School Lunch Reform: The government has finally stepped in and made changes in the nutrition offered to our children in public schools to try and combat the growing childhood obesity epidemic. 2011 will continue to show further improvements and reform, while allowing the new programs, which cut junk food and add more fruits and vegetables, to produce results- hopefully positive ones that will improve the health and life span of today’s children.
If you’re resolving to lose weight, you’re probably researching the best diets and which is right for you. A quick way to determine that is to use our diet finder, which will match your budget, goals and lifestyle with the weight loss plan that best suits your needs.
Or, you can take a look at this list of must-watch diets for 2011. These are the ones you’ll no doubt hear your co-workers, aunts and best friends raving or complaining about in the new year. Some are a bit faddish and lend themselves to yo-yo dieting, others have solid foundations that set you up for success this year and for more to come.
This one broke out on the scene with the book’s release in November 2010 on Dr. Phil. Dr. Mike Moreno wrote the book to help people kick-start their weight loss, re-learn how to eat via meal plans and 17-minutes a day worth of exercise, and then give them the information they need for on-going maintenance. It’s a cycled way of eating that keeps the metabolism from getting bored and settling in to a status quo.
In November 2010, Weight Watchers unveiled the most significant change to its program in 13 years. Using the latest in nutritional science along with Weight Watchers’ nearly 50 years of expertise, the new approach allows for clients to make healthier, more satisfying choices. The new PointsPlus calculation includes protein, fiber, fat and carbs, instead of just fiber, fat and calories.
The Biggest Loser trainer is on her way out of primetime, with season 11 being her last, but it is in no way her swan song. If anything, this is just her prelude. Men and women alike clamor to reap the benefits of her fitness empire that you’ll no doubt hear someone tell you that they’re using her fitness DVDs, using her online weight loss plan, or reading her books and cooking her recipes. (more…)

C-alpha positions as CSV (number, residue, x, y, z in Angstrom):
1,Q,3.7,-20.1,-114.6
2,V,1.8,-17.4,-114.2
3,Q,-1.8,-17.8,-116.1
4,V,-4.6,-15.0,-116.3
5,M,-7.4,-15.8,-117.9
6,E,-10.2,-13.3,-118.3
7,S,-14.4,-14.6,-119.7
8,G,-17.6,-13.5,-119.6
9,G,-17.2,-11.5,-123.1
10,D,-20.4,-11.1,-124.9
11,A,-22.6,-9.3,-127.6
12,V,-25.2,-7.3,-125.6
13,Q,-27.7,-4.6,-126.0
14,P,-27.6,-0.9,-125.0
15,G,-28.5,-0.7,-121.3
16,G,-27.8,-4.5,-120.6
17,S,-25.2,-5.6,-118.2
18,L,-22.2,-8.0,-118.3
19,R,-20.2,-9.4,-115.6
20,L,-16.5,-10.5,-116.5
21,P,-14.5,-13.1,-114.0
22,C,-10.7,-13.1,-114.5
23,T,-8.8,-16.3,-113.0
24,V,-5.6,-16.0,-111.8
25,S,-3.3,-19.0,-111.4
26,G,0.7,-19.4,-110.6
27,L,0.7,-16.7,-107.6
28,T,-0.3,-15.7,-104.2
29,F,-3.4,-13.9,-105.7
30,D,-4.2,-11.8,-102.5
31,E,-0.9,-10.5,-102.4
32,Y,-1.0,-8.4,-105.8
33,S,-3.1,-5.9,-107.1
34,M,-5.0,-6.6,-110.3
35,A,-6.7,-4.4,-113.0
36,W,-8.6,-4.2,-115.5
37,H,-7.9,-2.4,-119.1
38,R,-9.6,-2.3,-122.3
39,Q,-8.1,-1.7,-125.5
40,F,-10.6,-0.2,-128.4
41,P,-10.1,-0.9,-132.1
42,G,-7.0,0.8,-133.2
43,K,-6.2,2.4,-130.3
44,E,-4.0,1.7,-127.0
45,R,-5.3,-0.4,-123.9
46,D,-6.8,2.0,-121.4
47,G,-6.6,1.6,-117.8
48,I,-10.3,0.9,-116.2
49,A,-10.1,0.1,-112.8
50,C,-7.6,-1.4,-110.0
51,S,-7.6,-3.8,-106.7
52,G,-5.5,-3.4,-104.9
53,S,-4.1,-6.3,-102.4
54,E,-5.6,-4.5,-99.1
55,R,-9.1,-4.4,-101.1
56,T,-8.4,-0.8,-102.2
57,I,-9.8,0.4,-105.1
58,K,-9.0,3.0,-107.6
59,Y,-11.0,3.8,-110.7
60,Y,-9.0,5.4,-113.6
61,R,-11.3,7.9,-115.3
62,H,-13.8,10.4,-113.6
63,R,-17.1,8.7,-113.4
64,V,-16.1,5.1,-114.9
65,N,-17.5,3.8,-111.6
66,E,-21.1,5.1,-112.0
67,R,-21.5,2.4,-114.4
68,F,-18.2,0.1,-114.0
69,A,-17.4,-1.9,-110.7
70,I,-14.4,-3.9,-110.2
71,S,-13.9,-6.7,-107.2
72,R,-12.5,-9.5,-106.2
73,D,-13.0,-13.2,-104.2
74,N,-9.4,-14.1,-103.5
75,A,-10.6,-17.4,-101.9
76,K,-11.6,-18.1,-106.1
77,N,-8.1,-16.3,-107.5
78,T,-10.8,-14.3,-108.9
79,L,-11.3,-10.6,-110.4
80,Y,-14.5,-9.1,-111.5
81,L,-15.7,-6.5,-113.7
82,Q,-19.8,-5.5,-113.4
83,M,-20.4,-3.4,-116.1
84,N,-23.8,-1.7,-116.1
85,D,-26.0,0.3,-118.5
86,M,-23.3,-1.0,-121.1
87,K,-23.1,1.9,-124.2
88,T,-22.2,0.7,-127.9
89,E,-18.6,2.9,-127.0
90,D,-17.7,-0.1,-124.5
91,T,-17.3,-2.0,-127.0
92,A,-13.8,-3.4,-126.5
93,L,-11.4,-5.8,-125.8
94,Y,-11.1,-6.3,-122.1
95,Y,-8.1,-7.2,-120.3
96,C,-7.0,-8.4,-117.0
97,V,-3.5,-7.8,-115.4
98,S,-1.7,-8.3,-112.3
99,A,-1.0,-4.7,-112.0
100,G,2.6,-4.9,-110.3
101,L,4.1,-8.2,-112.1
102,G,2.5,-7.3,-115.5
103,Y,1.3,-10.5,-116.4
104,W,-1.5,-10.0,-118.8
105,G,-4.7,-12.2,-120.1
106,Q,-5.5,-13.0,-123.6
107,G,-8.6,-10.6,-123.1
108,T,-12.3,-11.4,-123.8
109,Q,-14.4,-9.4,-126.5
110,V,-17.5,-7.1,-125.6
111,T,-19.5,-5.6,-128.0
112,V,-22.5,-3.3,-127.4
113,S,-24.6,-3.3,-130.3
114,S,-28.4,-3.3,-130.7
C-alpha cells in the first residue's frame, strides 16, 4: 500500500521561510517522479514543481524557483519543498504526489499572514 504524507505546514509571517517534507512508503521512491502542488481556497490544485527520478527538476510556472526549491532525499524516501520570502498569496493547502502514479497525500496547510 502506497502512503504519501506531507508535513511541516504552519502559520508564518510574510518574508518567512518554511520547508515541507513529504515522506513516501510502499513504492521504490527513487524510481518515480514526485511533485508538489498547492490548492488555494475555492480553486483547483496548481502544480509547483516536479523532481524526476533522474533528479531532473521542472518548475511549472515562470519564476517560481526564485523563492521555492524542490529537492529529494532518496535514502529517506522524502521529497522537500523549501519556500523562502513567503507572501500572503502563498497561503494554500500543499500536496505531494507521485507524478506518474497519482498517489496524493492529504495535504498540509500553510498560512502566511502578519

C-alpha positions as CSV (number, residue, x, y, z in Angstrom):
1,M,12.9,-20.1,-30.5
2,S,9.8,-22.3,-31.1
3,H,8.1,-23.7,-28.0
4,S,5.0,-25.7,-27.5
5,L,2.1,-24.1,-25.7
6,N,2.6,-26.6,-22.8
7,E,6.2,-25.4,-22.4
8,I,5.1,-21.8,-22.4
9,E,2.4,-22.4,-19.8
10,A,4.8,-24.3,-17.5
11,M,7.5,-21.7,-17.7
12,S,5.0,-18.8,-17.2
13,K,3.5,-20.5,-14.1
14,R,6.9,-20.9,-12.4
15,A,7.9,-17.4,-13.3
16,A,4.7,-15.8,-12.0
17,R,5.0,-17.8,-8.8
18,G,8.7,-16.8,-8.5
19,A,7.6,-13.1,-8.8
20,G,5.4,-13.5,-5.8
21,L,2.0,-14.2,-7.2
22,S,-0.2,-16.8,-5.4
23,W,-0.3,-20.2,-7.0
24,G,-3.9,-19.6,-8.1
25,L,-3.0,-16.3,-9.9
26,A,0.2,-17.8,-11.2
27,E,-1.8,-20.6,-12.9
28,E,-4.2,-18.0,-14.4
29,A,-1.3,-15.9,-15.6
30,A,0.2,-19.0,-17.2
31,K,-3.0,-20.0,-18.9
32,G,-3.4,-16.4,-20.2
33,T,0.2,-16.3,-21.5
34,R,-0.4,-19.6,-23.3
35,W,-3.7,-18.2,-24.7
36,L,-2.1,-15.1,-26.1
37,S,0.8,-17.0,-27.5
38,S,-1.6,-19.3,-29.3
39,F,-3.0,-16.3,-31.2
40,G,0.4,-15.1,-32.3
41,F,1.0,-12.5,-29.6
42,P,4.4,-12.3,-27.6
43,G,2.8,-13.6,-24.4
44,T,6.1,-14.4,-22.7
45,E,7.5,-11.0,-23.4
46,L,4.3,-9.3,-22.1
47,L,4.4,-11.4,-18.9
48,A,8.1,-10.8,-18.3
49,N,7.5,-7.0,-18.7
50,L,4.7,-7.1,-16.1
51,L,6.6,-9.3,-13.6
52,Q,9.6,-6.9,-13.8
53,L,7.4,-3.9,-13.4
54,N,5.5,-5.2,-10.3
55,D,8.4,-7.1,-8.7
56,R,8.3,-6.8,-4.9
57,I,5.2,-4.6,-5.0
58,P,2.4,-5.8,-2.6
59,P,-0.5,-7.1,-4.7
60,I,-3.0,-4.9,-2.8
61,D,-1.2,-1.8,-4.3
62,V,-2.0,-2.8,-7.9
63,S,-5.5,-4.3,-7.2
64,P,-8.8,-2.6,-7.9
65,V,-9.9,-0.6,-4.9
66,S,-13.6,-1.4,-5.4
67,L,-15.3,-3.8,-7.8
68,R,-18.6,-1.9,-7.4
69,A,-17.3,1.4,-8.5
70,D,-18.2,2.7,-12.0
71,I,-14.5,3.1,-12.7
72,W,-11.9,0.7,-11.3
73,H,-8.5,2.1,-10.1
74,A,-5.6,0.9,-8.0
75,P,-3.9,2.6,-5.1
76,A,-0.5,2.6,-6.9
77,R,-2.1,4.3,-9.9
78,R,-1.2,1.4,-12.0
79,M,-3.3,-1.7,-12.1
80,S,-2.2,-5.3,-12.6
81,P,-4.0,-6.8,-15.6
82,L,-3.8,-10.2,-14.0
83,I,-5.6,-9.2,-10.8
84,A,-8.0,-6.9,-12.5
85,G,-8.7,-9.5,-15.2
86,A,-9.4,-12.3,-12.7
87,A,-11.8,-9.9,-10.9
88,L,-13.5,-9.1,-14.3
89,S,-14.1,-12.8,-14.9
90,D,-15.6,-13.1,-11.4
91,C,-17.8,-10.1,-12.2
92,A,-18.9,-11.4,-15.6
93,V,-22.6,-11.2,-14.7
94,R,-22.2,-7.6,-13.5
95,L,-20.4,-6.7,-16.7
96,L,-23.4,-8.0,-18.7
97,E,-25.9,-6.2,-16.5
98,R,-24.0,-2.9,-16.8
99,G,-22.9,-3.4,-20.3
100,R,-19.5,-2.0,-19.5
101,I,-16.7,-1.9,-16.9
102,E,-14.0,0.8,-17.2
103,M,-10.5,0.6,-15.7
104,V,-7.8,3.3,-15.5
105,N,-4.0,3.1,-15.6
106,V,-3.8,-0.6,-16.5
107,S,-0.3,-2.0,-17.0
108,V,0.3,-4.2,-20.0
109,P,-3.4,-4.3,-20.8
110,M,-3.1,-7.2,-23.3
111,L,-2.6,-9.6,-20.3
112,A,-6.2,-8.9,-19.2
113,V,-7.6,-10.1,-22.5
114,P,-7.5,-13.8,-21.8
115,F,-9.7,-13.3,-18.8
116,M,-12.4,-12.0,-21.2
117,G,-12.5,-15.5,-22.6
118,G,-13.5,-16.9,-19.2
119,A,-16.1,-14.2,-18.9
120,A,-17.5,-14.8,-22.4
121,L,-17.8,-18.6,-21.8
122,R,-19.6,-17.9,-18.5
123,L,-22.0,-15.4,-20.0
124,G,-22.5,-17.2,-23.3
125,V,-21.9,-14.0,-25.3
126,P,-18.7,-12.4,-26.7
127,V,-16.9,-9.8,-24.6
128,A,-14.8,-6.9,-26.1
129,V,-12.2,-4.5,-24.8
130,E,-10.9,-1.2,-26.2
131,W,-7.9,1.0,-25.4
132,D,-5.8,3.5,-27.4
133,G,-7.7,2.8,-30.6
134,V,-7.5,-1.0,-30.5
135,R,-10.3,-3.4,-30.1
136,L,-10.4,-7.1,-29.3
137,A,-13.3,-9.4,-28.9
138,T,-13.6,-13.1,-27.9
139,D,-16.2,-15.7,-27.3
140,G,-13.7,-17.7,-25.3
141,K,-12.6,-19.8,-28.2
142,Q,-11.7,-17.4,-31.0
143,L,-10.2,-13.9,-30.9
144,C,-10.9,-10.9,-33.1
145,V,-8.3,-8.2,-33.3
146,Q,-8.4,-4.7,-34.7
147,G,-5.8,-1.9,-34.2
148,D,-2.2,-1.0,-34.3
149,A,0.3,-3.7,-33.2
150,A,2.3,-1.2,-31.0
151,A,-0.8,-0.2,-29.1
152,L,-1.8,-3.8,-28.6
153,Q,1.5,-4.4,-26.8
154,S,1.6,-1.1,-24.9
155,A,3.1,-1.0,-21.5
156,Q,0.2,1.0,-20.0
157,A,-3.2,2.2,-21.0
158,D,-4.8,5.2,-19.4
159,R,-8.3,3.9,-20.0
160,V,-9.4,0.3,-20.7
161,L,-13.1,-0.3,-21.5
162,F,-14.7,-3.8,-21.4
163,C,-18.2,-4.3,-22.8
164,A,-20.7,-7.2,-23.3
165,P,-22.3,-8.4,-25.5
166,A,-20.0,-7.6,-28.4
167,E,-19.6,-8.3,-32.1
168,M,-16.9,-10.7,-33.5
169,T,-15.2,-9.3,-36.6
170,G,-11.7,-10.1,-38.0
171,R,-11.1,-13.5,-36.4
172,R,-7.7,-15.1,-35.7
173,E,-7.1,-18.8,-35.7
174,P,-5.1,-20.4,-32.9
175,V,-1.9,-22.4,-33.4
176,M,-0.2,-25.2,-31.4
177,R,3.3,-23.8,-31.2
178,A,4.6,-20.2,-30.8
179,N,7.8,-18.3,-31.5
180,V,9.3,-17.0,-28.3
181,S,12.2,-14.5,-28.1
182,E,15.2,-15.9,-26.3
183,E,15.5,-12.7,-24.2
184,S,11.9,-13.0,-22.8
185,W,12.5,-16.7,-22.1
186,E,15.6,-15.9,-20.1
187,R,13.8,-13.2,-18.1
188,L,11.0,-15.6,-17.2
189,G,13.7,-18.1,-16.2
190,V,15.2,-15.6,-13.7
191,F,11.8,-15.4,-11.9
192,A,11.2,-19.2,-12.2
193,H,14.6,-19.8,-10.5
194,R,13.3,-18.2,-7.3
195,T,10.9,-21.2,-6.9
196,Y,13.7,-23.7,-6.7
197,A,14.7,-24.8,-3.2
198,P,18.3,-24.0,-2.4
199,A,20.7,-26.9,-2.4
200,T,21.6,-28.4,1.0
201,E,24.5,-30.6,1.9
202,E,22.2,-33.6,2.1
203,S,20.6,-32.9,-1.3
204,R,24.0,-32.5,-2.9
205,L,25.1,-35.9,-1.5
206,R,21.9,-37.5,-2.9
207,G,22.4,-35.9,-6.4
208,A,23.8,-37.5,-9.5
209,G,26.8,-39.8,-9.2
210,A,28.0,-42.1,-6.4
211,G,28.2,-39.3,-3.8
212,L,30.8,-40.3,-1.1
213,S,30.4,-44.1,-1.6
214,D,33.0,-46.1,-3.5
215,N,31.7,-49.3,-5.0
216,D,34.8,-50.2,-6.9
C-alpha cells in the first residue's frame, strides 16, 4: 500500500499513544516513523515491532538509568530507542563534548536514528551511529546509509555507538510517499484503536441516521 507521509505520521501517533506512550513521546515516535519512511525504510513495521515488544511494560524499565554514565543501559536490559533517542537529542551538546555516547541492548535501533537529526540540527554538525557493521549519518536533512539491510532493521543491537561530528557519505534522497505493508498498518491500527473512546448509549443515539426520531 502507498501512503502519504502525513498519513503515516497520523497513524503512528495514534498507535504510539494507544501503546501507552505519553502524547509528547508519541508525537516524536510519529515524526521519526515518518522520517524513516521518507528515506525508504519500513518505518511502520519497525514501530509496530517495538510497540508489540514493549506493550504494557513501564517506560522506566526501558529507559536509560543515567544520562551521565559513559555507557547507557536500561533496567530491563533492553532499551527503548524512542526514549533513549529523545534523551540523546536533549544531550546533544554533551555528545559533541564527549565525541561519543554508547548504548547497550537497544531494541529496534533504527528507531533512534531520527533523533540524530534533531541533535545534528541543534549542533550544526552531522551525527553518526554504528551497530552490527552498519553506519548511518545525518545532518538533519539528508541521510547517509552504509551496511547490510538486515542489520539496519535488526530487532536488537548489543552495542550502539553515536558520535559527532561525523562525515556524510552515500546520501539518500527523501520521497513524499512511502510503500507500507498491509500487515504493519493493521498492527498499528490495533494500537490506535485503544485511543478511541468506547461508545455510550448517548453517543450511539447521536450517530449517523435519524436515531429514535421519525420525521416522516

“Based on the aggregation of billions of search queries people typed into Google this year, Zeitgeist captures the spirit of 2010,” announced Google last week.
At DietsInReview, we make it our business to keep our readers up-to-date with the latest diet, nutrition and health trends. Here’s our rundown on 2010 in health searches.
1. HGC Diet
HCG is a pregnancy hormone that recently has been incorporated into one of the hottest fad diets of the year. Our review of the dangerous and controversial diet has remained one of the most popular articles on our site for many months.
Related Article: HCG: Look Elsewhere for Weight Loss
2. Dr. Oz
Once a regular guest on The Oprah Winfrey Show, Dr. Oz has become a celebrity in his own right, with The Dr. Oz Show. He is also the author of many books, including YOU: On a Diet, YOU: Being Beautiful and You: The Smart Patient.
Asperger’s syndrome is an autism spectrum disorder that does not typically affect linguistic and cognitive abilities, but rather inhibits normal social interaction.
Related Article: Can Asperger’s Syndrome Be Helped by a Gluten-Free Diet?
We couldn’t make up this kind of food science experiment if we wanted to. Hear from McDonald’s exactly how this 500-calorie pop culture sandwich is made.
Your body weight propels you through walking, swimming, yoga and so much more. Put that weight to work to really get the most out of your strength training workouts – no free weights needed!
Chef Devin Alexander, the book’s author, calls it the first all-natural dessert cookbook. Its pages are filled in guiltless indulgences inspired by the Biggest Loser diet.
Whether it’s an injection or drop, all hCG diets are flanked by an ultra low calorie diet of about 500 to 800 calories a day. Considered a near starvation diet by many health and nutrition experts, the lack of food on the plan is a major criticizing point for those in the diet industry. Who couldn’t lose significant amounts of weight by subsisting on such a sparse eating plan?
For those who are new to the hCG diet, hCG is a natural hormone which stands for Human Chorionic Gonadotropin. hCG production surges during pregnancy. Recently, it has become a sought after but controversial darling of the diet industry because of its supposed ability to break down the body’s abnormal fat, causing you to lose inches and drop pounds very quickly. (more…)